South Africa, once a bitter enemy blamed for fueling the Mozambican war, now shows strong support for the peace parks initiative. Over the past three years, it has sent nearly 2,000 animals such as giraffe, elephants, zebra, and wildebeest to its neighbor.
These animals sent over from Kruger, meanwhile, are now being kept inside an electric fence intended both to protect them from hunters and to protect villagers from them.
While Mozambique and South Africa are both gearing up for the new park, political instability appears to be slowing progress in Zimbabwe. The greatest worry, van Riet says, is that people who have illegally occupied land adjoining the park will kill off animals.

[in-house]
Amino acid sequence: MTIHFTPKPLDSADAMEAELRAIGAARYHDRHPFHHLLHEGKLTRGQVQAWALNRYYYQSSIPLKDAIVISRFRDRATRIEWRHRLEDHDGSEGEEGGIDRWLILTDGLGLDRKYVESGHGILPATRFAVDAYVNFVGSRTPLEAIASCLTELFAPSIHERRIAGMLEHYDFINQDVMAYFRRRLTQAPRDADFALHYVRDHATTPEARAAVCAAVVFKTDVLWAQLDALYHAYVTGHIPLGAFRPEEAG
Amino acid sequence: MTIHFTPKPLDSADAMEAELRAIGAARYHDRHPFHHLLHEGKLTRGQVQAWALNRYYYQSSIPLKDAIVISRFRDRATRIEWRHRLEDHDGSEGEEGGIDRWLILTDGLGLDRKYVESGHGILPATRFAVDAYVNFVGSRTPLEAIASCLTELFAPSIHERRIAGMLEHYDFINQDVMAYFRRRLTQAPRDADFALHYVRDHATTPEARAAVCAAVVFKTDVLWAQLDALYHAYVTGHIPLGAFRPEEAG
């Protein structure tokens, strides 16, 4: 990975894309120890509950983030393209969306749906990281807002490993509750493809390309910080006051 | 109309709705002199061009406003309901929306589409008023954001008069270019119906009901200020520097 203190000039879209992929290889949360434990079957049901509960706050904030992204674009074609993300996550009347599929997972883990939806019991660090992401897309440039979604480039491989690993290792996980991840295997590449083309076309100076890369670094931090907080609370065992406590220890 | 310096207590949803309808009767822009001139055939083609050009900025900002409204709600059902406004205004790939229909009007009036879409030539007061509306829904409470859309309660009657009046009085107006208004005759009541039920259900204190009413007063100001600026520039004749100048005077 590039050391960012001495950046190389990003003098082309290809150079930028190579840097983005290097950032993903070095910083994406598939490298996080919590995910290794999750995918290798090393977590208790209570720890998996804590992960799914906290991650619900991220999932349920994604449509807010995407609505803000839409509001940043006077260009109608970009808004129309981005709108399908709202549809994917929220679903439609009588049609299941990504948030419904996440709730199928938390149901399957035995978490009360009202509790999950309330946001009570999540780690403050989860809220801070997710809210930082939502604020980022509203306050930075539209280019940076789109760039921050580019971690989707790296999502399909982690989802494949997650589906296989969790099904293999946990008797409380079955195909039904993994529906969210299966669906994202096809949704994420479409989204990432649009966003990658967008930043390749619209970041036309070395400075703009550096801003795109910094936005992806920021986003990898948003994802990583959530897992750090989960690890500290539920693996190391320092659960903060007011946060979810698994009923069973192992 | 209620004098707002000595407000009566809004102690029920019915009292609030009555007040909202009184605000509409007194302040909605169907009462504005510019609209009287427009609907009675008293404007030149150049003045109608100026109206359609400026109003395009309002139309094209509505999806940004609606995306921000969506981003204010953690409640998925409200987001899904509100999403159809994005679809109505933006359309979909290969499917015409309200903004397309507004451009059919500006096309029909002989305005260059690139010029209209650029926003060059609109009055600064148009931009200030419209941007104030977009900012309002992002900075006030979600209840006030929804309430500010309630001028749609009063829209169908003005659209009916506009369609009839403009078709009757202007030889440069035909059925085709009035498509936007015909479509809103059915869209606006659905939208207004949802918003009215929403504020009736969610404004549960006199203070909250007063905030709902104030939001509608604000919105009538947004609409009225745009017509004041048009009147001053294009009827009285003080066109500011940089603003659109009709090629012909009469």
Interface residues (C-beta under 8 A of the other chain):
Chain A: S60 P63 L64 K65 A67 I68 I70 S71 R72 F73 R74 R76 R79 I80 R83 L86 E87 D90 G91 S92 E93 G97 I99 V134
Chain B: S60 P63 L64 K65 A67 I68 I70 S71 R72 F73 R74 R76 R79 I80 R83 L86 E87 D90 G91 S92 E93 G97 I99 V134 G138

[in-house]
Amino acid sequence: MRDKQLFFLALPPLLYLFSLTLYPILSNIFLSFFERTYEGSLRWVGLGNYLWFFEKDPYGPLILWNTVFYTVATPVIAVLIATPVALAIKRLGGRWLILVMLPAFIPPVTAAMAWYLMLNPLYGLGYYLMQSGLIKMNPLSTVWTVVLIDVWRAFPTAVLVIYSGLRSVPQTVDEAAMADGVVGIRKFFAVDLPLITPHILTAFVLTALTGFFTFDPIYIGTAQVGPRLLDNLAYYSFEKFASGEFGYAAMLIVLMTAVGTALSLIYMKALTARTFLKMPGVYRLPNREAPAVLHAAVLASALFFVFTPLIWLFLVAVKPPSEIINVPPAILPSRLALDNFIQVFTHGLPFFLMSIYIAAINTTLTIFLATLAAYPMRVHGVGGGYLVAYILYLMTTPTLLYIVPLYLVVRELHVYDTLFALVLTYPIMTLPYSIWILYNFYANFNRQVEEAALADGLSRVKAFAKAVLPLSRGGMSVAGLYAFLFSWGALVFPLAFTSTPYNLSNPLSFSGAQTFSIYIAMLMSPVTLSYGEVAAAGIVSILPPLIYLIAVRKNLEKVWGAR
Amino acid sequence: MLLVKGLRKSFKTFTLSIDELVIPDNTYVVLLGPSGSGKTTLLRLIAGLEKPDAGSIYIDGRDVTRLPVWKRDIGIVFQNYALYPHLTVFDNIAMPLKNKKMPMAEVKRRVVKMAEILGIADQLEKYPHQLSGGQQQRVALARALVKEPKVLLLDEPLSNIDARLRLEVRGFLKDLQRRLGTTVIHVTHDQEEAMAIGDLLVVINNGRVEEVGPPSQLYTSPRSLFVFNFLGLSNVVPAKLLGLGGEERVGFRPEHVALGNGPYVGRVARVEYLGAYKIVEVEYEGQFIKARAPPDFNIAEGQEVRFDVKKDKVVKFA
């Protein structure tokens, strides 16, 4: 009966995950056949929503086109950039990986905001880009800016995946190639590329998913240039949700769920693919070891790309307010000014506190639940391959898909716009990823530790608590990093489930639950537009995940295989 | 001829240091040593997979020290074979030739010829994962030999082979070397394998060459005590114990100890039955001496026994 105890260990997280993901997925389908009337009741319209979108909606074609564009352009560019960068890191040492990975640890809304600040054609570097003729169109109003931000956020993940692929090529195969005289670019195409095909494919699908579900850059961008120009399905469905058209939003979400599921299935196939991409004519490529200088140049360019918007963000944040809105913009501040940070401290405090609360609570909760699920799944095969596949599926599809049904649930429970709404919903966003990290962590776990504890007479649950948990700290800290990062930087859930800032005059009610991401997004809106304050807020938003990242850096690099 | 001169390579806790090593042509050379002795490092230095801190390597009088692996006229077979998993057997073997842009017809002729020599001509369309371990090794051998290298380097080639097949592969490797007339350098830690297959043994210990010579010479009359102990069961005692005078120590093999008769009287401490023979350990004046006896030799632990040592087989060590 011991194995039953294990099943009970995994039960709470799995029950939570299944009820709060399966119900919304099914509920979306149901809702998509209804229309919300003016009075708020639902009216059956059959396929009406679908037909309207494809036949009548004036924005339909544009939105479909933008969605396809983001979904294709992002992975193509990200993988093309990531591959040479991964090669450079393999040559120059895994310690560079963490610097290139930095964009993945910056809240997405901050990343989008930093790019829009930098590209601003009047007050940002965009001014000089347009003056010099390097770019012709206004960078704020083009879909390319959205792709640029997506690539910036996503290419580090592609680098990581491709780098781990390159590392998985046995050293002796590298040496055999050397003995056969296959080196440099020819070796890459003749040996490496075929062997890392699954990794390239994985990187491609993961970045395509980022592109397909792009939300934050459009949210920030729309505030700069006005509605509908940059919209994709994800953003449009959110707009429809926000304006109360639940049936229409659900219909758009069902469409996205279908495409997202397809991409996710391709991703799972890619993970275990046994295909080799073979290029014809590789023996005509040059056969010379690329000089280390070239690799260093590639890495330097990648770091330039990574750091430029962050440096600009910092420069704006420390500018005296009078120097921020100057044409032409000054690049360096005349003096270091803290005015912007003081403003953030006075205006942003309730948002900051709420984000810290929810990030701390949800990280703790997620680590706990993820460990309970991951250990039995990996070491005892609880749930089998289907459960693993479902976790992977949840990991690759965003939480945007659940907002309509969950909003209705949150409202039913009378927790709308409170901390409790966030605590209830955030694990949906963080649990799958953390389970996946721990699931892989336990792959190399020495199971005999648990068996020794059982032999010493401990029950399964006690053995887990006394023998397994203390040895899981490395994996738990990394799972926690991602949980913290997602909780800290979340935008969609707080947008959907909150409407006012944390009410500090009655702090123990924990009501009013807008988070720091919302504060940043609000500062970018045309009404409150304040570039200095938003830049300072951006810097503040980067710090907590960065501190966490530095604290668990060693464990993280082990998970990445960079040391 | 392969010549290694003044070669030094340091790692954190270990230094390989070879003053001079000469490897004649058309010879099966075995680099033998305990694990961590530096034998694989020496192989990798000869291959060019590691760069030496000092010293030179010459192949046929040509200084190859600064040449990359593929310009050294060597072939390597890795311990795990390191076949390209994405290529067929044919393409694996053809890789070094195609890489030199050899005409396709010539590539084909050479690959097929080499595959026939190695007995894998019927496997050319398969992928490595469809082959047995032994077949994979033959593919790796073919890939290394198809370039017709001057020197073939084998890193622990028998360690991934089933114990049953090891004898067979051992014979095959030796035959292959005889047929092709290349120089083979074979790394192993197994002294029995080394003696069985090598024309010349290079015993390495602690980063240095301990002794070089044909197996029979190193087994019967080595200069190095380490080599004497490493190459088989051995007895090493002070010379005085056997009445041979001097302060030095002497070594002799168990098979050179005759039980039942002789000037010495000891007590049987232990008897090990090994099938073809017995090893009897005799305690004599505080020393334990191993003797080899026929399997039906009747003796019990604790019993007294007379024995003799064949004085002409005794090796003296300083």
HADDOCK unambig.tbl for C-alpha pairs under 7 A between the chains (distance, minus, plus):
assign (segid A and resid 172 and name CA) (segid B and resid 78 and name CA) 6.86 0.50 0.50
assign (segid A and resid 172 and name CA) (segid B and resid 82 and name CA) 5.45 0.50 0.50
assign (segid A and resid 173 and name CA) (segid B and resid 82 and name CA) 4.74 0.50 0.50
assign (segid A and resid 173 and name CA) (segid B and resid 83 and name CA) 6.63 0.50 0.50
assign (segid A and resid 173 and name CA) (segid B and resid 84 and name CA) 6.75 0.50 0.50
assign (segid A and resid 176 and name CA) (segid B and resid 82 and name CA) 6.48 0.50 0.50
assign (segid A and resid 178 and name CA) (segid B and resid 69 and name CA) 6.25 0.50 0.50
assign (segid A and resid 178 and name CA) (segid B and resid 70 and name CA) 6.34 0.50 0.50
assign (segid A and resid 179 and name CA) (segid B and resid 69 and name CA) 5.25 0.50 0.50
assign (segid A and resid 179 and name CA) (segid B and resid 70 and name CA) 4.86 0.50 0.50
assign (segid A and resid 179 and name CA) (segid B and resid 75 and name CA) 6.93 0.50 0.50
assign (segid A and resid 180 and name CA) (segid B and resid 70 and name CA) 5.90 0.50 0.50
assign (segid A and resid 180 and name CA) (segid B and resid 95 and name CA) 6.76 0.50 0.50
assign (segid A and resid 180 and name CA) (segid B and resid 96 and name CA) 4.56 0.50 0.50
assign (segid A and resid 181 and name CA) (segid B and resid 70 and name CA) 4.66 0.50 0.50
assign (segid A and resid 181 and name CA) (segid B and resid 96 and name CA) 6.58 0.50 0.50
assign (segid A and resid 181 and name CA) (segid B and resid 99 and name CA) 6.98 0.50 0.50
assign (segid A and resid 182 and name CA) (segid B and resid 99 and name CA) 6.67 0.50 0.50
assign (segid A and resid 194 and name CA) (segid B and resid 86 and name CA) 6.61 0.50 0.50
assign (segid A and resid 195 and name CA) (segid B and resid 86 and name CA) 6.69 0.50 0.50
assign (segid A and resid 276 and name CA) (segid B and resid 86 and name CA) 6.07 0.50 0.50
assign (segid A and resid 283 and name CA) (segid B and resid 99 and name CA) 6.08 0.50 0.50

Because of Zimbabwe's tense political situation, the country also has not been able to raise money to develop its side of the park. The lack of progress in Zimbabwe will most likely delay its entry into the transfrontier park, but it won't affect plans for parks in Mozambique and South Africa to merge, officials say.
On the Mozambican side of the park, the first attractions - a series of hiking trails and a 4x4 SUV safari trail along the Limpopo River - are expected to open later this year. Five years from now, officials predict, the area may receive as many as half a million visitors.
Yet so far little infrastructure is in place. The first phone line was installed at the park headquarters a week ago, and land mines are still being cleared from the park's periphery.
Another challenge is the lack of animals: During the Mozambique war, local wildlife was decimated by poaching and subsistence hunting.